If you want an easy and free way to document all the pages on a competitor’s website, use Screaming Frog to identify the pages on their website and how they are using title tags, descriptions, h1 tags and links to support search engine optimization efforts.
SEO and Google Ads – You should also use SEMrush to assess how your competitor’s websites are performing in the search engines (what keywords they rank for and how much traffic they generate) and to see if they participate in Google Ads (how much they spend, what keywords they bid on and view their ads).
SEMrush also has a compare function so that you can compare your performance to a competitor. Some of this functionality is free and other information requires a license. Contact me if you’re interested in the more advanced reports and I’ll run them for you.
Social Media – At a minimum you should visit their Facebook page to see how often they post and assess their content strategy (recruiting, community involvement, or targeting potential customers).
To see if a competitor is advertising on Facebook search for their page, select it, scroll down until you see “page transparency” and click to “see more”. On the bottom of the page, you’ll see a message indicating whether they are running ads or not. If they are, click “Go to ad library” to view their ads.
Email Marketing – The best way to assess what your competitors are promoting through email is to get on their list. If they have an email subscription option, sign up. Alternatively, fill out a contact form on their website or register to download a technical paper. To avoid being too obvious don’t use a company email address as they might review new contacts and eliminate the Jane Does and competitors.
Google My Business – Search for your competitor by name and town (i.e. “ABC Inc., Syracuse, NY”) and click on their local listing. The key here is to note how many reviews they have, their rating and whether they are actively engaging with people leaving a review.
Step 3: Develop A Marketing Plan
The primary reason for developing a marketing plan is to improve your results and increase your return on investment. Your plan should begin with identifying key strategies and expand to include various tactics. As with any plan, you should develop a timeline, assign responsibilities, allocate a budget and identify success metrics.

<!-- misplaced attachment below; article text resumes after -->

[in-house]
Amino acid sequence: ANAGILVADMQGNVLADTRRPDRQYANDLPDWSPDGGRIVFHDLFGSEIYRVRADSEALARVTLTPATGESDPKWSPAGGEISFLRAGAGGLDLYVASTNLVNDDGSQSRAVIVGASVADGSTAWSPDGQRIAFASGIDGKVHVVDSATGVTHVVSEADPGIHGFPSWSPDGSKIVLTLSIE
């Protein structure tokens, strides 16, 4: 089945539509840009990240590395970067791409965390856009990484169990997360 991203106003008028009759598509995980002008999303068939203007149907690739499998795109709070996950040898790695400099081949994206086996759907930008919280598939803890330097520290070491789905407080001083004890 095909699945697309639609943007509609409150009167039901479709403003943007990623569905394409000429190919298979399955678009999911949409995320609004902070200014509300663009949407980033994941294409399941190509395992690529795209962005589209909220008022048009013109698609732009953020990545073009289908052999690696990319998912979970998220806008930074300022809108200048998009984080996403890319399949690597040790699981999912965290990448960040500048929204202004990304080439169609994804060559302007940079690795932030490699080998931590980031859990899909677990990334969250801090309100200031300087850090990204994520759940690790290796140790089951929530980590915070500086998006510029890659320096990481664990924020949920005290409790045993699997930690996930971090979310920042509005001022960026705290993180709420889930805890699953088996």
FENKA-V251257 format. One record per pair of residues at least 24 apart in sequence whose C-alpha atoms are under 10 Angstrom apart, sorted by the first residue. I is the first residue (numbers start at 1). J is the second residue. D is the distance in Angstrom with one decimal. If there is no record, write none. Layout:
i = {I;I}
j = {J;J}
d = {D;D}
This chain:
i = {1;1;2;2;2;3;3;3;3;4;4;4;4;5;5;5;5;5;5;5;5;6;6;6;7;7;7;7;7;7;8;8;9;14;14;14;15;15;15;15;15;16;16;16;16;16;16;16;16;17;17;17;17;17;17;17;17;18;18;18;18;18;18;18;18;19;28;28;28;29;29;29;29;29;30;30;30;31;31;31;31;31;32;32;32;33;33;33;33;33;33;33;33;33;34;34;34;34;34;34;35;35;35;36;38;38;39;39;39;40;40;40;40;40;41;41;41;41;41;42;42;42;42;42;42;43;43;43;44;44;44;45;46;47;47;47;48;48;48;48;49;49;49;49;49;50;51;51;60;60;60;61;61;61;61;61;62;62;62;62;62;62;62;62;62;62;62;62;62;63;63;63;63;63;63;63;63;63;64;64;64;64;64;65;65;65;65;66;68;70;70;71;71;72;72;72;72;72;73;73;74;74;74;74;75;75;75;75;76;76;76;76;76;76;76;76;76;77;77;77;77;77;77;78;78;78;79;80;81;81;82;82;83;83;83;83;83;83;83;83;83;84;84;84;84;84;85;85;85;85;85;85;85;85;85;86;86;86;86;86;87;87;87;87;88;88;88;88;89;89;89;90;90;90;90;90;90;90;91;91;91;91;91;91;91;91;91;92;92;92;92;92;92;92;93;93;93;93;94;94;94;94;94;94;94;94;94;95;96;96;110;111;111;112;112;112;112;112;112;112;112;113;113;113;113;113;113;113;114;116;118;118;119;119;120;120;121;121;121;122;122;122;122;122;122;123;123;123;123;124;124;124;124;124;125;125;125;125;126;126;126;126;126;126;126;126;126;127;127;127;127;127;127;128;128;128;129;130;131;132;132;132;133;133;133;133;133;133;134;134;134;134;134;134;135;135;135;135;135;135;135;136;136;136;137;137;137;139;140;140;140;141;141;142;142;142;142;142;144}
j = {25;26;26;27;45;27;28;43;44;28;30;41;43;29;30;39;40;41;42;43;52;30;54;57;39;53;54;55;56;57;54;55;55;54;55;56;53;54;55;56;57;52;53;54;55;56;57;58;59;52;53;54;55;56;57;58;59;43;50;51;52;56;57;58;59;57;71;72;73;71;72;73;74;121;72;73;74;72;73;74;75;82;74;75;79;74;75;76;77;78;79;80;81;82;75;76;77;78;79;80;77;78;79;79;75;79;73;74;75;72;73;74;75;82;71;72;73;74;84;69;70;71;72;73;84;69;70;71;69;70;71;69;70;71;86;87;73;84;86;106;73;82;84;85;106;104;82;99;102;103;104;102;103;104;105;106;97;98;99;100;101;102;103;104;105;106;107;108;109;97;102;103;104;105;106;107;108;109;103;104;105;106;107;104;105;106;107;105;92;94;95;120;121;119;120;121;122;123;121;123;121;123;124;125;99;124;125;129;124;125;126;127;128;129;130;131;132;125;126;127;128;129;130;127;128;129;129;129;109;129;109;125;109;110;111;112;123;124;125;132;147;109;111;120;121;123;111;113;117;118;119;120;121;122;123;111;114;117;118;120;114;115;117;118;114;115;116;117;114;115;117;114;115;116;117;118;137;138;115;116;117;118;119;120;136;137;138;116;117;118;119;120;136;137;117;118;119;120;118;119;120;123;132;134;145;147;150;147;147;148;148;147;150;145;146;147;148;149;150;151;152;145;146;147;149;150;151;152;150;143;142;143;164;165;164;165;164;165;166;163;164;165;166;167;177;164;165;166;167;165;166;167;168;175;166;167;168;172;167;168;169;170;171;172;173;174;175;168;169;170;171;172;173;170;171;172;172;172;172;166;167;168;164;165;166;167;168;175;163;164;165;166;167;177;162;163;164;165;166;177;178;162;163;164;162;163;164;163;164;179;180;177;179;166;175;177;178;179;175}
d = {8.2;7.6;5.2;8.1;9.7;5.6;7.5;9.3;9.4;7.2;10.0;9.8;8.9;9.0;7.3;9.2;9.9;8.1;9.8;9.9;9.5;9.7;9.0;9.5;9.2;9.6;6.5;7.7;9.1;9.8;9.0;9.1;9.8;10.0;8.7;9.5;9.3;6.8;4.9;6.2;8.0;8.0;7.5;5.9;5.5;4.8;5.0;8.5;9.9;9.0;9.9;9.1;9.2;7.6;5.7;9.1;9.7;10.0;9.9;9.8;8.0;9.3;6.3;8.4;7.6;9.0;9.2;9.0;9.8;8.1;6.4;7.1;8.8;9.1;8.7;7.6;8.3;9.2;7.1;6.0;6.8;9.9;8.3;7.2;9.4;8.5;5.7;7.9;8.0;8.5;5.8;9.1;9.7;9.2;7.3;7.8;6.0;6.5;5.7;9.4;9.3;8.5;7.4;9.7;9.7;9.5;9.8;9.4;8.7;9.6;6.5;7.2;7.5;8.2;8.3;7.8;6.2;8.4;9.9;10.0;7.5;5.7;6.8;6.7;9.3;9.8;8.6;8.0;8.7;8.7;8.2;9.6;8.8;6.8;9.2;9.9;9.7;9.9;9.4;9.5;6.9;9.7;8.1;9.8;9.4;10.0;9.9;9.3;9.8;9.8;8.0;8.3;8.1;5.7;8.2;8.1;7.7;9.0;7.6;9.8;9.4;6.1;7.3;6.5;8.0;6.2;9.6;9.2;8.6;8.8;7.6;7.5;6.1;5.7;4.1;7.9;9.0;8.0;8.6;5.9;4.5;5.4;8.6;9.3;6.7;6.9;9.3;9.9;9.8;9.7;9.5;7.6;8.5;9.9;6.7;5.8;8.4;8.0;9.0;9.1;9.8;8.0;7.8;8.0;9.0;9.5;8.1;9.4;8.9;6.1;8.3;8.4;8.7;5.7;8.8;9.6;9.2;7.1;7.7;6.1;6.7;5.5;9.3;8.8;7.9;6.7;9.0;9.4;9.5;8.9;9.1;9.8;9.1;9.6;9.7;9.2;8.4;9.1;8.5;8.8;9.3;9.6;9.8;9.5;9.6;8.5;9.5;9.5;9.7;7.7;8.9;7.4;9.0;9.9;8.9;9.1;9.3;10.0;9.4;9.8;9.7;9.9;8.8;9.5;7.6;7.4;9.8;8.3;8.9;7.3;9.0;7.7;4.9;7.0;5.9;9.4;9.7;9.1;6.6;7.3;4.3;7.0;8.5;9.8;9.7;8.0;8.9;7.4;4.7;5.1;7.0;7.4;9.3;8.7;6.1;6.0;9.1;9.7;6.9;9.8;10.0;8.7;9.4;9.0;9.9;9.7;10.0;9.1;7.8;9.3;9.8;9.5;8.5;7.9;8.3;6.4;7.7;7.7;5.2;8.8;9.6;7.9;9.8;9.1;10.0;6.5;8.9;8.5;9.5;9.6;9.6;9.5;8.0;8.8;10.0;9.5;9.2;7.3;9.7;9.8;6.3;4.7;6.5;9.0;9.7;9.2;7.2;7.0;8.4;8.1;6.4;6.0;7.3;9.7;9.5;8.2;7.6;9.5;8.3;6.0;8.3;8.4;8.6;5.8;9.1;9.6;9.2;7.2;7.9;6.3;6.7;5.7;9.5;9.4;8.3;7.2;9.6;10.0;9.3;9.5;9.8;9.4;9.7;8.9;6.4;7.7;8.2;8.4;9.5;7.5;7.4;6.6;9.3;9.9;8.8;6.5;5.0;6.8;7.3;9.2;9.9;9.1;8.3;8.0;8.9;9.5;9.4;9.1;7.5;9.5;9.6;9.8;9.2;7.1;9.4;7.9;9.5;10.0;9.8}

How to do this?
We’ve found that in almost every engagement there is low–hanging fruit, which, when picked, generates significant and quick results. Often this is enough to cause your staff to believe in digital marketing and further engage with the process of improvement.
Website – Look to your website for quick SEO wins or ways to improve the conversion rate of visitors – i.e. number of form fills, phone calls (assumes you are tracking calls), emails sent from the website, live chat sessions, or orders placed.
Next, determine what your key objectives are and implement a strategy to meet those objectives. In today’s world this would likely involve making it easier for customers to continue doing business with you. That may mean setting up a customer portal through which orders can be placed, or a way for customers to view their order history or account data.
A public facing ecommerce website will soon be a requirement for all Gas and Welding Suppliers in order to retain customers. The biggest obstacle will be gathering sufficient product data to deliver a satisfactory experience. Suppliers can help by making product data easy to obtain in a web-friendly format. This should include detailed product descriptions, multiple images of an appropriate size, data sheets, manuals, and other data as applicable. All of this information should be easily accessible by distributors.
Amazon, Walmart, Lowes, Home Depot and other major ecommerce sites have set the bar high as far as delivering a great customer experience is concerned. Falling short of that bar will result in customers opting for a better experience elsewhere. The good news is that the cost of this advanced functionality is dropping as more plugins and bundles become available.